exile from pogrom
to strange lands and
from charnel house
into the unknown.

It is not that we who
survive
we who remember
and retell
are ungrateful.

But it does
not
suffice us.

*

That old man Noah
was at sea for
forty days and
forty nights.

That old man Moses
led the Israelites
in the desert for
forty years.

When I finally am
permitted to
venture outside again
I too
will be an old man.

*

As the legion of
the unemployed
continues to swell
approach their
woeful misfortune
with all of the
empathy you can
muster.

For it is only a matter
of chance
that has spared you from
joining their illustrious ranks.

And this plague will
outlast
your luck.

*

The sooner that we
reopen the country
the sooner that we
will realize that
the decision to
reopen the country
should have been
delayed.

*

You did not
deserve
to suffer so
in life.

And you did not
deserve this
undignified
death.

Thus reads the
obituaries
of this plague’s
victims.

*

I know not what is
good
about this particular
Friday
on which so many
are being shut into
tombs from which they
shall never
rise.

*

Outside the food-bank
a line stretches
for many
a mile

Sackcloth
for we hungry folk
is always
in style

*

Forced to pack hastily
you fled with barely
a thought for your
destination

Now you sit
running your finger
nostalgically across
the gold stamped
passport
from the land
you unhappily left
behind

Dream of it
but know
normal
is a country
to which you will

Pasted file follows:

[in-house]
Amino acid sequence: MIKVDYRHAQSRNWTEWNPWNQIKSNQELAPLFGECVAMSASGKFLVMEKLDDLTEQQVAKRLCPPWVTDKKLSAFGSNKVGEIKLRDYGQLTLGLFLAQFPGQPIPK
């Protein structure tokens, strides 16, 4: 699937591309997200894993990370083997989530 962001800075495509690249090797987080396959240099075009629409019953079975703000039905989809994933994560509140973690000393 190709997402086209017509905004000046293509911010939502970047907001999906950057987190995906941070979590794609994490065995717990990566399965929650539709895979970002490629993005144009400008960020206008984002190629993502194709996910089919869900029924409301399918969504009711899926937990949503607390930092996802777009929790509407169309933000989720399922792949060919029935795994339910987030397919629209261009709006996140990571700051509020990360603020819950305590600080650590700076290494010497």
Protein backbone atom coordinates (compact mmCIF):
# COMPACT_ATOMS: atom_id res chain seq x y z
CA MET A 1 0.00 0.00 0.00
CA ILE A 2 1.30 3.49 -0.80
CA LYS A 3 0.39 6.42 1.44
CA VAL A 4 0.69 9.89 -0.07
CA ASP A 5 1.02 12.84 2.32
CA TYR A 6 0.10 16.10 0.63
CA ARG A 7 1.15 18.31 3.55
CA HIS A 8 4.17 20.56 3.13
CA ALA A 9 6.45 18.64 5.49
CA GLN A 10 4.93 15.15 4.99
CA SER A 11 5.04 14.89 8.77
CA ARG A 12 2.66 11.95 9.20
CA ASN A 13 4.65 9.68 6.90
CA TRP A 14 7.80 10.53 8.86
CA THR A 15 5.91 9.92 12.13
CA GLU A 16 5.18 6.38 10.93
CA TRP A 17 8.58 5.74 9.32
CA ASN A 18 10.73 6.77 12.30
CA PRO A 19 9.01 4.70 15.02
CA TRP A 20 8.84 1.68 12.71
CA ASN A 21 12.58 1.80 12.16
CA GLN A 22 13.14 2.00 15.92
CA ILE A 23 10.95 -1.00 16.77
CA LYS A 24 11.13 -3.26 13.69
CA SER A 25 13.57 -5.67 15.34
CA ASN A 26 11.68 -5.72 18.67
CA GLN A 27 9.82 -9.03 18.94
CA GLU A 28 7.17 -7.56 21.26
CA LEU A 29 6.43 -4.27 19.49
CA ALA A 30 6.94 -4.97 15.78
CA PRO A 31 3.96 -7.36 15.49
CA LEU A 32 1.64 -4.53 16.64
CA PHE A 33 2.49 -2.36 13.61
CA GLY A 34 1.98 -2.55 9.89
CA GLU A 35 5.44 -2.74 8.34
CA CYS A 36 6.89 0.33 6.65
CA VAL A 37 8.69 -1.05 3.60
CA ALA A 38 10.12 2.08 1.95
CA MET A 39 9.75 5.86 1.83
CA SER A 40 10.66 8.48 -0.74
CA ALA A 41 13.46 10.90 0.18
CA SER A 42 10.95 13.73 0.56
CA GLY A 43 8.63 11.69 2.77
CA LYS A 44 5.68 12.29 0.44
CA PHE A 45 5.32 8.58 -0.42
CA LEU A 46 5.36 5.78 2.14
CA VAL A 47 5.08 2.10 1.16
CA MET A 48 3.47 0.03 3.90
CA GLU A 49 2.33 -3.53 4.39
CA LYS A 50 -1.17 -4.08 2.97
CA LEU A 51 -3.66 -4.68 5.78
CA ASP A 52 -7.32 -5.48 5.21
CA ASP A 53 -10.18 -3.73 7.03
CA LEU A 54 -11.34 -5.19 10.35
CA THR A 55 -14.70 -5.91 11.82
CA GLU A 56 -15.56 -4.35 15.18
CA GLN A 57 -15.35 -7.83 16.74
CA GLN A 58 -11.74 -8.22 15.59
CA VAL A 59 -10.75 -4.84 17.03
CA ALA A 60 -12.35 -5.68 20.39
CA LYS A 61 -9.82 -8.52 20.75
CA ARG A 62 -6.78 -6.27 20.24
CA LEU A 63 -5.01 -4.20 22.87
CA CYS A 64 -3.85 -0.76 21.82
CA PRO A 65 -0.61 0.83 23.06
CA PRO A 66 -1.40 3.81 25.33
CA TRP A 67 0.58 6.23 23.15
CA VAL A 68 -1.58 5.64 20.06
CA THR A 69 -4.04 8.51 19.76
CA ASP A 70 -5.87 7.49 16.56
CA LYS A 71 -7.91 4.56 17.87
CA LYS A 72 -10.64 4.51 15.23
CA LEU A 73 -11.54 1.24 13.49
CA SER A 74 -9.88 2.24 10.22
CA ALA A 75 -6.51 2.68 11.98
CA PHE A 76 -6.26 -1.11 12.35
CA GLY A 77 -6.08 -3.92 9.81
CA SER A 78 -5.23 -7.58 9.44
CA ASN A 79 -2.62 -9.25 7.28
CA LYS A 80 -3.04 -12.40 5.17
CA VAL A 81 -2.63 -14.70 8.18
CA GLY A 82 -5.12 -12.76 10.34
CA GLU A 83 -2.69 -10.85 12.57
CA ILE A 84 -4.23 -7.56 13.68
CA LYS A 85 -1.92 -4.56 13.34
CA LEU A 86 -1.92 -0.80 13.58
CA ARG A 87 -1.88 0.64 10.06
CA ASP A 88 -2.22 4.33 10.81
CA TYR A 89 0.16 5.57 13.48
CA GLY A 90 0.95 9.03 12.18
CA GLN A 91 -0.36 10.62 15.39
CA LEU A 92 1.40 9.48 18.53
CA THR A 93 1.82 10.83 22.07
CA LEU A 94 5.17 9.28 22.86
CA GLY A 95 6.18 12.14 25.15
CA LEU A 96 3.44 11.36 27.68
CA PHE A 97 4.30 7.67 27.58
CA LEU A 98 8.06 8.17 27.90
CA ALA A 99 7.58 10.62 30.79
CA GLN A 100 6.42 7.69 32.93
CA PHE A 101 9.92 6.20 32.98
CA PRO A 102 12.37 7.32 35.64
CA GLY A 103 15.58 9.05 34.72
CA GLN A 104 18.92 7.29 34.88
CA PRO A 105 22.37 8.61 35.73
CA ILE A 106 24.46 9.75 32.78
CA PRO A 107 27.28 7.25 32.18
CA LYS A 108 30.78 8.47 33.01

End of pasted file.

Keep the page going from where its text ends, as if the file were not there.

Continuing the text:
never return

*

When the ragged few
tried
to warn us of the
dark times ahead
they were met with
derision and scorn
by those
who hoped their
bleak prophecies
would be wrong.

But none prayed more
ardently
that these
ragged few would be
wrong
than the ragged few
themselves.

*

*

Plague Poems…the previous week

Plague Poems…the next week

Plague Poems – The First Week

About Z.M.L

“I do not believe that things will turn out well, but the idea that they might is of decisive importance.” – Max Horkheimer librarianshipwreck.wordpress.com @libshipwreck

15 comments on “Plague Poems – The Fourth Week

  1. Pingback: Plague Poems – The Third Week | LibrarianShipwreck

  2. Pingback: Plague Poems – The Second Week | LibrarianShipwreck

  3. Pingback: Plague Poems – The First Week | LibrarianShipwreck

  4. Pingback: Plague Poems – The Fifth Week | LibrarianShipwreck

  5. Pingback: Plague Poems – The Sixth Week | LibrarianShipwreck

  6. Pingback: Plague Poems – The Seventh Week | LibrarianShipwreck

  7. Pingback: Plague Poems – The Eighth Week | LibrarianShipwreck

  8. Pingback: Plague Poems – The Ninth Week | LibrarianShipwreck

  9. Pingback: Plague Poems – The Tenth Week | LibrarianShipwreck

  10. Pingback: Plague Poems – The Eleventh and Twelfth Weeks | LibrarianShipwreck

  11. Pingback: Plague Poems – The Thirteenth Week | LibrarianShipwreck

  12. Pingback: Plague Poems – The Fourteenth Week | LibrarianShipwreck

  13. Pingback: Plague Poems – The Fifteenth Week | LibrarianShipwreck

  14. Pingback: Plague Poems – The Sixteenth Week | LibrarianShipwreck

  15. Pingback: Omnium Gatherum: 21apr2020 - The Hermetic Library Blog